I get the sense that some folks are nervous about Thursday night’s season opener.

Fair enough; the Eagles are playing without their starting quarterback and top receiver as they trudge into week one with little momentum after an excruciatingly pedestrian preseason.

But we study history to find patterns and avoid repeat mistakes, to identify trends and provide context for contemporary course charting. Based on what happened just eight months ago at Lincoln Financial Field, nobody should confuse the Atlanta Falcons for the 1985 Bears or the Philadelphia Eagles for a half-ready squad facing an inevitable letdown.

Let me share one of the opening paragraphs from the postgame story I wrote after the Eagles’ 15-10 victory in the 2018 divisional round:

“The big takeaway from this one is really easy; the Eagles were FAR from perfect and still found a way to get it done. If you told me earlier this week that they would miss an extra point and finish with a -2 turnover differential, I would have chalked it up as a loss, no doubt. But they really buckled down and overcame a sloppy start, with Jay Ajayi recovering from his early fumble (and Doug Pederson giving him the opportunity to do so). The defense played lights out all night long, holding the Falcons to just 10 points, all of which were scored off two turnovers.”

Remember all of that? Ajayi coughed it up early and Pederson went right back to him. Jake Elliott followed up his XP miss with a 53-yard field goal. The defense locked it down after allowing a touchdown in a short-field situation following a muffed punt.

More from my story:

“The Birds did well in auxiliary areas to win this game. They won the possession battle, 32 to 28 minutes. They put together extended scoring drives of 14, 12, and 14 plays. The defense held Atlanta to a 4-13 (30.7%) third down conversation rate, well down from their league-leading 44.7% regular season number. [Julio] Jones got his yards (101 on nine grabs), but didn’t find the end zone. All three units finished with just 4 penalties for 24 yards. And they even had some balls bounce their way, not the fumble on the punt, but the disallowed Mohamed Sanu catch, the Nick Foles fumble recovery, and the ridiculous completion that came off a Falcon safety’s knee, just like they drew it up.”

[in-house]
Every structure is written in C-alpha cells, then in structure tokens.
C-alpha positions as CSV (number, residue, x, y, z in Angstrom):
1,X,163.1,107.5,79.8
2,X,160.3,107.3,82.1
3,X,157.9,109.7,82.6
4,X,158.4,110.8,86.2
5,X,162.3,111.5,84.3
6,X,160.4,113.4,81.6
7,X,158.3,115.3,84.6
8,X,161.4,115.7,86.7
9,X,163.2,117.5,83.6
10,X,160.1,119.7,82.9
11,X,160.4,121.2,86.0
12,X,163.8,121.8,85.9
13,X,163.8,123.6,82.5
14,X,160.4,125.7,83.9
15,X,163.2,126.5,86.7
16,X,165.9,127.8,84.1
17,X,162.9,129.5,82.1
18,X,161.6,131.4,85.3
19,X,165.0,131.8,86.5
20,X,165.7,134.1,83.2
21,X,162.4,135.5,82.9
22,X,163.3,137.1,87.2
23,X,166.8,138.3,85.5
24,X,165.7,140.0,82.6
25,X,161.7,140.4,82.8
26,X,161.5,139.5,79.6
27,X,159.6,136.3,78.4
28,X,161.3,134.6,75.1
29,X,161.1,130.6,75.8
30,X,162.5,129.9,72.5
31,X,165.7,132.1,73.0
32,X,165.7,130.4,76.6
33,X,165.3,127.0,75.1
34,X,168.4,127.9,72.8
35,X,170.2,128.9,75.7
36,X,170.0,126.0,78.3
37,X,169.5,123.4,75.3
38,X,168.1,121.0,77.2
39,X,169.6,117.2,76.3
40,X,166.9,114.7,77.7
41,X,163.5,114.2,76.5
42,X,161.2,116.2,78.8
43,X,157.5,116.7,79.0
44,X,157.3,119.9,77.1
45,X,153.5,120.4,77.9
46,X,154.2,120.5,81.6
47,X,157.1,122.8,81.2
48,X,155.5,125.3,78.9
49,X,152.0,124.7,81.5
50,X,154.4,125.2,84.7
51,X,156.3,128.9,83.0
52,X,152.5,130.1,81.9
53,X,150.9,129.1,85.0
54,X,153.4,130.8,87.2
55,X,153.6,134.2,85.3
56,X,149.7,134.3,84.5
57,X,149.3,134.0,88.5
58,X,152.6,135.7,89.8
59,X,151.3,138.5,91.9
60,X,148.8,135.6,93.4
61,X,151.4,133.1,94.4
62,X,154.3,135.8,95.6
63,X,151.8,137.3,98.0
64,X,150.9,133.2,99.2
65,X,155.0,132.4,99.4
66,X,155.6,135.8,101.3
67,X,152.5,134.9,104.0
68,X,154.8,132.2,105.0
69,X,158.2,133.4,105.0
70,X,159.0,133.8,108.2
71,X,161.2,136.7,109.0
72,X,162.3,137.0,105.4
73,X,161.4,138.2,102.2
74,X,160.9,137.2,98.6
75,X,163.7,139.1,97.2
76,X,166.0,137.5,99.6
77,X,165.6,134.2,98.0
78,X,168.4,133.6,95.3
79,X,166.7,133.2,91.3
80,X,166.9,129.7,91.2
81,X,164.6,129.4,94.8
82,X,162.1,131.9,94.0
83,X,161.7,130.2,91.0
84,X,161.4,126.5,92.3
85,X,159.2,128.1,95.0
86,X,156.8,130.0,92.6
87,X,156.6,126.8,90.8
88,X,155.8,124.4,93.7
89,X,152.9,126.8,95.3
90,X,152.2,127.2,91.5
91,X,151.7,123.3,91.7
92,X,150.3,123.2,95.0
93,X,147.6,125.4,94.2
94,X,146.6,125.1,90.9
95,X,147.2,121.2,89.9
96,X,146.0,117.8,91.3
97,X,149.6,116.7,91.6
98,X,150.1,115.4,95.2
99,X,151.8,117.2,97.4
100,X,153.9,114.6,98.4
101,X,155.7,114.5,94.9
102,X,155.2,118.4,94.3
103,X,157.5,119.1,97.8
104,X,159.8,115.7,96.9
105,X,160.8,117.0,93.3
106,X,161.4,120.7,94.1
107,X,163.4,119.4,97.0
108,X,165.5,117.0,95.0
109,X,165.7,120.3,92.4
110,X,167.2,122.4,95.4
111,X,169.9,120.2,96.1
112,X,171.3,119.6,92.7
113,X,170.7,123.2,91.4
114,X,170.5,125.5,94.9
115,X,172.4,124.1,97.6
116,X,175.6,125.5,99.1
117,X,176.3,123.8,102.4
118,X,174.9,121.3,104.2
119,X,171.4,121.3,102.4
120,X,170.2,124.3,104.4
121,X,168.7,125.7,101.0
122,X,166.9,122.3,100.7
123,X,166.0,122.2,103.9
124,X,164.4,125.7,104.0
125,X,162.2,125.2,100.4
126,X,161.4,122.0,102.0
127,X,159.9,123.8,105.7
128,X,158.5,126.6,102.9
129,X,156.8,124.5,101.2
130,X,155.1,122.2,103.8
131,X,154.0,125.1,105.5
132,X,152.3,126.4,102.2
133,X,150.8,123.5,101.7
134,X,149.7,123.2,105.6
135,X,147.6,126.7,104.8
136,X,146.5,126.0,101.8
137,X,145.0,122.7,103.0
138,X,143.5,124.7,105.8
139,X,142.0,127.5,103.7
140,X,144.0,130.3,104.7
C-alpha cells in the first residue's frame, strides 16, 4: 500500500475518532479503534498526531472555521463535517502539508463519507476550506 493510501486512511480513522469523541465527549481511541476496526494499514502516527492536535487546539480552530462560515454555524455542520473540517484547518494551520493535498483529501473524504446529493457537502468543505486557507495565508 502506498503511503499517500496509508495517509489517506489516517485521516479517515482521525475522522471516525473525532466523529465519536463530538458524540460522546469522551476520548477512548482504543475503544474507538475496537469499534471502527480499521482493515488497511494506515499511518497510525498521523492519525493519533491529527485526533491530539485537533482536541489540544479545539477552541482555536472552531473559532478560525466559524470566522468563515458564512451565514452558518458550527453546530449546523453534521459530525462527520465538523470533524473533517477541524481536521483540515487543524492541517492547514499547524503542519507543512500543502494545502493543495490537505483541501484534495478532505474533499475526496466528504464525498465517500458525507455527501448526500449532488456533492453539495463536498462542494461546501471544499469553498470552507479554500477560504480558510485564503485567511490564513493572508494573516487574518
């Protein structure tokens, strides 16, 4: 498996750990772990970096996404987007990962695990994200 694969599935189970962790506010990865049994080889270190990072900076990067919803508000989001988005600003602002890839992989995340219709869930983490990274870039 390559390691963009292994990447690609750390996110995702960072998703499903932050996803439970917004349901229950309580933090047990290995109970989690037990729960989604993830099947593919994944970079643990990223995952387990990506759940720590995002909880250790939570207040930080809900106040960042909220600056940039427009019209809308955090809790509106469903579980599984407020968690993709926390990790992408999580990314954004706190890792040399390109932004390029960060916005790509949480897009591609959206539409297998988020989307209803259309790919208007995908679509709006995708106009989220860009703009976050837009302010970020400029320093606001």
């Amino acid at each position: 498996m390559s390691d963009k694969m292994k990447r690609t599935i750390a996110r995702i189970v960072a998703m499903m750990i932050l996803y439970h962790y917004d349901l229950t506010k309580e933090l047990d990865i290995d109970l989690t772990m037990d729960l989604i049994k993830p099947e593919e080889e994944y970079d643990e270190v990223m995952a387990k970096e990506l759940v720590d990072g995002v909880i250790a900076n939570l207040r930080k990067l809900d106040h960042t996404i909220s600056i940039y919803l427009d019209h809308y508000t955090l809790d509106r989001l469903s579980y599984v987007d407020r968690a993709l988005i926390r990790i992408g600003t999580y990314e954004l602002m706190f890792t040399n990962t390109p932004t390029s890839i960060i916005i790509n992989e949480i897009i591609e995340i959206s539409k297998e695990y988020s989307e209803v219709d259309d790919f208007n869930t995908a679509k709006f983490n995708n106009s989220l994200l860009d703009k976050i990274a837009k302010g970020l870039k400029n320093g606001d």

They really did find a way to overcome some early struggles and get the job done despite being far off their best on the evening. The reason I bring all of that up again is because I feel like it should provide some reassurance heading into Thursday night:

  • No, the Eagles don’t have Carson Wentz, but they didn’t have him when they beat the Falcons eight months back.
  • No, the Eagles offense didn’t enter the game on a roll, but they found a second half groove.
  • No, the Eagles didn’t run the ball particularly well, but they committed to the ground game and found the end zone on a gutsy fourth down play.

A lot of the patterns are the same here. There were serious doubts about the Birds heading into that game, some of which are resurfacing this week from people who might be a little skittish about the squad’s recent form.

Looking at the Falcons, I wouldn’t expect much to change offensively. Coordinator Steve Sarkisian returns with quarterback Matt Ryan and Julio Jones, Mohamed Sanu, Devonta Freeman, and Tevin Coleman working the skill positions. Austin Hooper was a middle of the pack tight end and four-fifths of the offensive line returns. Taylor Gabriel left for the Chicago Bears in free agency and is replaced by first round pick Calvin Ridley from Alabama.

The Falcons used their second round pick on Colorado cornerback Isaiah Oliver, then took defensive tackle Deadrin Senat out of USF in the third round to cover for the departed Dontari Poe.

That gives you a defensive depth chart that looks something like this: